Recently, my colleague Tiffany wrote a post about Characteristics of Well-Written Priorities. Her post got me thinking that many of us (myself included) don’t spend enough time in the beginning of the quarter making sure we get the details of our plan just right. It really does matter that we take the time to write clear and specific goals that spell out exactly what we need to accomplish this quarter. Otherwise, how can we hope to get the most out of our 13-week race?
As Tiffany pointed out, the first step in getting your quarterly priority just right is choosing the right verb. While this may not sound so critical, we can all agree that there’s a huge difference between “Work on product rollout” and “Complete phase one of product rollout.” One could mean anything while the other is very clear about what you are actually doing.
To help you get your thoughts organized around what the right word is for what you’ve got to do this quarter, I did a quick survey of just a handful of the thousands of client priorities we have recorded in our Rhythm software. Not surprisingly, the ones with clear verbs were usually statused Green!
Here’s a list of verbs that you can use to write better priorities: Implement, Train, Launch, Move, Support, Complete, Finalize, Plan, Create, Attend, Write, Release, Rollout, Assist, Develop, Set up, Facilitate, Audit, Review, Change, Evaluate, Collaborate, Add, Guide, Communicate, Apply, Contact, Reach out, Confirm, Design, Maintain, Ship, Accelerate, Manage, Research, Grow, Post, Read, Test, Join, Build, Dedicate, Book, Increase, Document, Hire, Establish, Close.
Then, once you have the right words for how to phrase your priority, you want to also choose the right words to describe your Red-Yellow-Green success criteria. If for you “Complete phase one of product launch” means that you’ll have it ready for internal testing, that would be your Green. And you’ll do yourself a favor by spelling this out clearly so that you’re team isn’t thinking “Complete phase one of product launch” means that it will be in your customers’ hands by the end of the quarter.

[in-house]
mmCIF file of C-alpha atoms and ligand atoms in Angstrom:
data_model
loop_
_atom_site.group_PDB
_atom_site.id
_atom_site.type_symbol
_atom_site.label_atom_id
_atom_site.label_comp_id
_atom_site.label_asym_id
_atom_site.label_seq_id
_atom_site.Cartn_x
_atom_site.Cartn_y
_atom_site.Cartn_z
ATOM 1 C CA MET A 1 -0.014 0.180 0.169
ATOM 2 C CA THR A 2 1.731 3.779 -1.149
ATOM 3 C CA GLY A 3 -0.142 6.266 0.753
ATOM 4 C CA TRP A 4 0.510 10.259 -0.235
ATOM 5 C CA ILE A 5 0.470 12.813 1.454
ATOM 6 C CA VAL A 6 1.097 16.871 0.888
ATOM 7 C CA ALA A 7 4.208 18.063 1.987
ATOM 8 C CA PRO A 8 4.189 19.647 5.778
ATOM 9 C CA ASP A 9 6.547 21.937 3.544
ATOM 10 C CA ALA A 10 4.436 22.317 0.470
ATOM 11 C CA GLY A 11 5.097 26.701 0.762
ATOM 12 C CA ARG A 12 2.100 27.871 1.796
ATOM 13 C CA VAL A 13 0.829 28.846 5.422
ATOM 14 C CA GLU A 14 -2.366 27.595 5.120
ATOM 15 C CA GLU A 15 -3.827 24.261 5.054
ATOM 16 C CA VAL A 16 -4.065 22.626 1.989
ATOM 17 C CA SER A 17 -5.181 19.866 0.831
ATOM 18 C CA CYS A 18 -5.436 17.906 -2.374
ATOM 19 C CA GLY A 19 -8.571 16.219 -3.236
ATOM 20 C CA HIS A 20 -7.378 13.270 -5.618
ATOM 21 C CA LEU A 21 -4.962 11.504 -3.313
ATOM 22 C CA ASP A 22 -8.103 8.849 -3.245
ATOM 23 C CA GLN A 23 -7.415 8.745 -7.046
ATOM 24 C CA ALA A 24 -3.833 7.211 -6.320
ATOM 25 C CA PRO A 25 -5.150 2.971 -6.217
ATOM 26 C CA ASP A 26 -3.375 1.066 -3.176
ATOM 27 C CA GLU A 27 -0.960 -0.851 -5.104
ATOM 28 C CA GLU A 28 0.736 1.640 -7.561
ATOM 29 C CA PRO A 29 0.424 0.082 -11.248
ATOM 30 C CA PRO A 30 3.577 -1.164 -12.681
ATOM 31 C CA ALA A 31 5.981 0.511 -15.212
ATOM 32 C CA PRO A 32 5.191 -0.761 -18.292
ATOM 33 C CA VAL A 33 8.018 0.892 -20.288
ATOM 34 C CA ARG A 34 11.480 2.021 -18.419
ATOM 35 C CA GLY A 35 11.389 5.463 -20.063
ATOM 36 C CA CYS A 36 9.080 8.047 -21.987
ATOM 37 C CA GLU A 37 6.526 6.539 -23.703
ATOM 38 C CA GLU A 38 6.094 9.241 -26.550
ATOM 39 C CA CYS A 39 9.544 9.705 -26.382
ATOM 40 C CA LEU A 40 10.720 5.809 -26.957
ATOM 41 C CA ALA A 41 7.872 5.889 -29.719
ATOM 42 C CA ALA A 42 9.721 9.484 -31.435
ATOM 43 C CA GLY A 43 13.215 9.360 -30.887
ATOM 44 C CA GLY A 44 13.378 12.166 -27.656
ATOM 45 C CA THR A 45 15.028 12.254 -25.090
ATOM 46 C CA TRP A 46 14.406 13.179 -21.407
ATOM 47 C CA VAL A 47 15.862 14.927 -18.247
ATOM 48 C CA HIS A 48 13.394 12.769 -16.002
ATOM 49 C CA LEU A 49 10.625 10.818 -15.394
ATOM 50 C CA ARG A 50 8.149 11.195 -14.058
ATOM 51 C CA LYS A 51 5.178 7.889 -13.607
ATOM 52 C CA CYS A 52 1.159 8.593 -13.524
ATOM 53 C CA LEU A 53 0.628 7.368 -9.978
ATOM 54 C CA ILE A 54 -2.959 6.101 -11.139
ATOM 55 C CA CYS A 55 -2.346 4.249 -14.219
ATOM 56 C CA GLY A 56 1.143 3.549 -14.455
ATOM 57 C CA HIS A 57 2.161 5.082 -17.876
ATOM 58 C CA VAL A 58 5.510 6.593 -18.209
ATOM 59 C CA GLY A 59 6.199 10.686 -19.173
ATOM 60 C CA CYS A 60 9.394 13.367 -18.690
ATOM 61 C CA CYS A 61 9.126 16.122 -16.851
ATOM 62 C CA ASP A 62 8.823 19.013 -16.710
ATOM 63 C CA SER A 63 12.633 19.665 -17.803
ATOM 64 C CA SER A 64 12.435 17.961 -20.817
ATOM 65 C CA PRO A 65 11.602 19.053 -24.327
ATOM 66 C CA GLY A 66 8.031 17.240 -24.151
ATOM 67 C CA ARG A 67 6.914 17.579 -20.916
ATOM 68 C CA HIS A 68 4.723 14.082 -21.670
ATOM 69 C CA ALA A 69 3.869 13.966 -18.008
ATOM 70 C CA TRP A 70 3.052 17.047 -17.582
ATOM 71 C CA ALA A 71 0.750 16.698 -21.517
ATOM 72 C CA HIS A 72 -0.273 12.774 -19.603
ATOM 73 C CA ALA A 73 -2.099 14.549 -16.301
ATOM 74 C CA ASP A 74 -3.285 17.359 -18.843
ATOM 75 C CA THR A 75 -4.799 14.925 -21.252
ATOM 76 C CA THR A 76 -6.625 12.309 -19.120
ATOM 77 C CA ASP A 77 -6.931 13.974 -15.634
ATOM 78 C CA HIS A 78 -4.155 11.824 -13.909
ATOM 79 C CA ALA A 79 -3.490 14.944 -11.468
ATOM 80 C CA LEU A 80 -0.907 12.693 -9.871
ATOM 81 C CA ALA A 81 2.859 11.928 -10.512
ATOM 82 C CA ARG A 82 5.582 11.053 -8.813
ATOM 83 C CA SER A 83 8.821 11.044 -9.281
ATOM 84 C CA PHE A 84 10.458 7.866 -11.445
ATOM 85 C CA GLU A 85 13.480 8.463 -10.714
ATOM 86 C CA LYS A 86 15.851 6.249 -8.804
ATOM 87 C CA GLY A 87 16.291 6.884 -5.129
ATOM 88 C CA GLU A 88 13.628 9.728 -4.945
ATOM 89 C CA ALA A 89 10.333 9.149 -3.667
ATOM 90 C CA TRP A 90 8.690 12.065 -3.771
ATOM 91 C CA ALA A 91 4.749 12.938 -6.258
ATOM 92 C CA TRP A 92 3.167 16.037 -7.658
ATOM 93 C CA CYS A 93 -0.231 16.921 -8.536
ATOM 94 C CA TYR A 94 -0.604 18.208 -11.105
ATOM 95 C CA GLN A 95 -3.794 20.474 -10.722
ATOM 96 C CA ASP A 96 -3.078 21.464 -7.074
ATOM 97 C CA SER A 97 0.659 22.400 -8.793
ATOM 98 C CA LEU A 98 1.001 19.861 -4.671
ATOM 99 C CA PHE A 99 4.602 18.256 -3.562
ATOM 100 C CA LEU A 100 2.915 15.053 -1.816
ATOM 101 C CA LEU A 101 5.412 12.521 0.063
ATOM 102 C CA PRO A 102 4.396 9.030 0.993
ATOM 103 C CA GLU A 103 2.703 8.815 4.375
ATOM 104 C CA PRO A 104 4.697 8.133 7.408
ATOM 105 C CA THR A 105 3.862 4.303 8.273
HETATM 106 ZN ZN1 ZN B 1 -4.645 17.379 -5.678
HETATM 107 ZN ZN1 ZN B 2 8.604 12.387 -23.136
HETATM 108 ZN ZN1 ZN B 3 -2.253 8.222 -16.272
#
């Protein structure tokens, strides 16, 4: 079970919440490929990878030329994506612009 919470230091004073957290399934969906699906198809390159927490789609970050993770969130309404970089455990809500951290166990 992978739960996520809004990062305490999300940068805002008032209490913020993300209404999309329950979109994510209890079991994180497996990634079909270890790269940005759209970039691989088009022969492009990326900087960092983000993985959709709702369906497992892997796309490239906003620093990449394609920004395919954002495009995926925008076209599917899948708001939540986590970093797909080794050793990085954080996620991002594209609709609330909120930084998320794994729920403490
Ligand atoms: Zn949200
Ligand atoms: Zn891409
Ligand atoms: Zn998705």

It is just as important to be clear about what failure looks like as to it is to be clear about your Green goal. When setting Red criteria, it can be tempting to say something like “Not done.” That’s not very descriptive. You can come up with better Red criteria by asking, “What is the scenario where something bad happens?” That’s usually a good idea of what failure might be for the priority. For the example we’re using, maybe Red is “Too many bugs for internal beta."
Before you get so bogged down in finding the perfect words, remember that the purpose isn’t to word-smith your quarterly plan to death. You don’t have to say it in just the right way as long as you are saying it in a way your team clearly understands. How do you know if they get what you’re saying? You have to circle back with them to share your plans and ensure that you are all aligned.
These are the kinds of conversations that need to happen around your priorities, due dates, Red-Yellow-Green success criteria, and action items before you start executing on your quarterly plans. If you don’t circle back to the team to ensure alignment on your individual priorities, you could all be working on the same projects but going in different directions. Trust me, that wastes a lot more time, energy and resources than taking a few minutes to be intentional when you write priorities and to share those with your team to check for understanding.
Photo Credit: iStock by Getty Images